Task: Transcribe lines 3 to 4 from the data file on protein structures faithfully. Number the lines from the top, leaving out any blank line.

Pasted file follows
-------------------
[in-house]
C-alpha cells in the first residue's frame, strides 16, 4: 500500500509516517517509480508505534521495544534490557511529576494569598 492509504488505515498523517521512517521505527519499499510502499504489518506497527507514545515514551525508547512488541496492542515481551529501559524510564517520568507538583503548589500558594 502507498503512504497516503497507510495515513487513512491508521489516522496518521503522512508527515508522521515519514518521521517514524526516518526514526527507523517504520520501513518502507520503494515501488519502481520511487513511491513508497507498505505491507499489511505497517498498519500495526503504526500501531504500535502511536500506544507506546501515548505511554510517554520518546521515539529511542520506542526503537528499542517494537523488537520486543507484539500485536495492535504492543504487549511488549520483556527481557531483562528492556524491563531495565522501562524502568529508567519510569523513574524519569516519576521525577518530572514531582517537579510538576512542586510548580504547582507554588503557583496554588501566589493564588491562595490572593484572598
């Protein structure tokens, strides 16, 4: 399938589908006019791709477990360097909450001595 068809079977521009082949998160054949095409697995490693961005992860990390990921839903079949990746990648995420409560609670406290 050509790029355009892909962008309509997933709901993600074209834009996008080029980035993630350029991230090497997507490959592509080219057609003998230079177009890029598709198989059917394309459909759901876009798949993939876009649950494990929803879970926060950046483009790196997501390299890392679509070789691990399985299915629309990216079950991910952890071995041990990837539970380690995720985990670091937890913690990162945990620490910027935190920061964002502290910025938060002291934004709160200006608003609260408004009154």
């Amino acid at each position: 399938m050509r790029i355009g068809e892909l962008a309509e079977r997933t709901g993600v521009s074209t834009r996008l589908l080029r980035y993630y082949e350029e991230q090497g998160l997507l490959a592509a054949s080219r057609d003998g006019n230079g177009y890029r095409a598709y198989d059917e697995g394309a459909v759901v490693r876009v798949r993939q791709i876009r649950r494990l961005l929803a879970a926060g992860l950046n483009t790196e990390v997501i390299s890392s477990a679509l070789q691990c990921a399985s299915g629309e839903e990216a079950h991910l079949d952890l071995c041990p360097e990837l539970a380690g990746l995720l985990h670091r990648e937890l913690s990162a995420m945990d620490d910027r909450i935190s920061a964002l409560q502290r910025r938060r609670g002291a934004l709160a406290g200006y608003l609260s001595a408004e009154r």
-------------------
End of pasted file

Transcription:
């Protein structure tokens, strides 16, 4: 399938589908006019791709477990360097909450001595 068809079977521009082949998160054949095409697995490693961005992860990390990921839903079949990746990648995420409560609670406290 050509790029355009892909962008309509997933709901993600074209834009996008080029980035993630350029991230090497997507490959592509080219057609003998230079177009890029598709198989059917394309459909759901876009798949993939876009649950494990929803879970926060950046483009790196997501390299890392679509070789691990399985299915629309990216079950991910952890071995041990990837539970380690995720985990670091937890913690990162945990620490910027935190920061964002502290910025938060002291934004709160200006608003609260408004009154």
């Amino acid at each position: 399938m050509r790029i355009g068809e892909l962008a309509e079977r997933t709901g993600v521009s074209t834009r996008l589908l080029r980035y993630y082949e350029e991230q090497g998160l997507l490959a592509a054949s080219r057609d003998g006019n230079g177009y890029r095409a598709y198989d059917e697995g394309a459909v759901v490693r876009v798949r993939q791709i876009r649950r494990l961005l929803a879970a926060g992860l950046n483009t790196e990390v997501i390299s890392s477990a679509l070789q691990c990921a399985s299915g629309e839903e990216a079950h991910l079949d952890l071995c041990p360097e990837l539970a380690g990746l995720l985990h670091r990648e937890l913690s990162a995420m945990d620490d910027r909450i935190s920061a964002l409560q502290r910025r938060r609670g002291a934004l709160a406290g200006y608003l609260s001595a408004e009154r």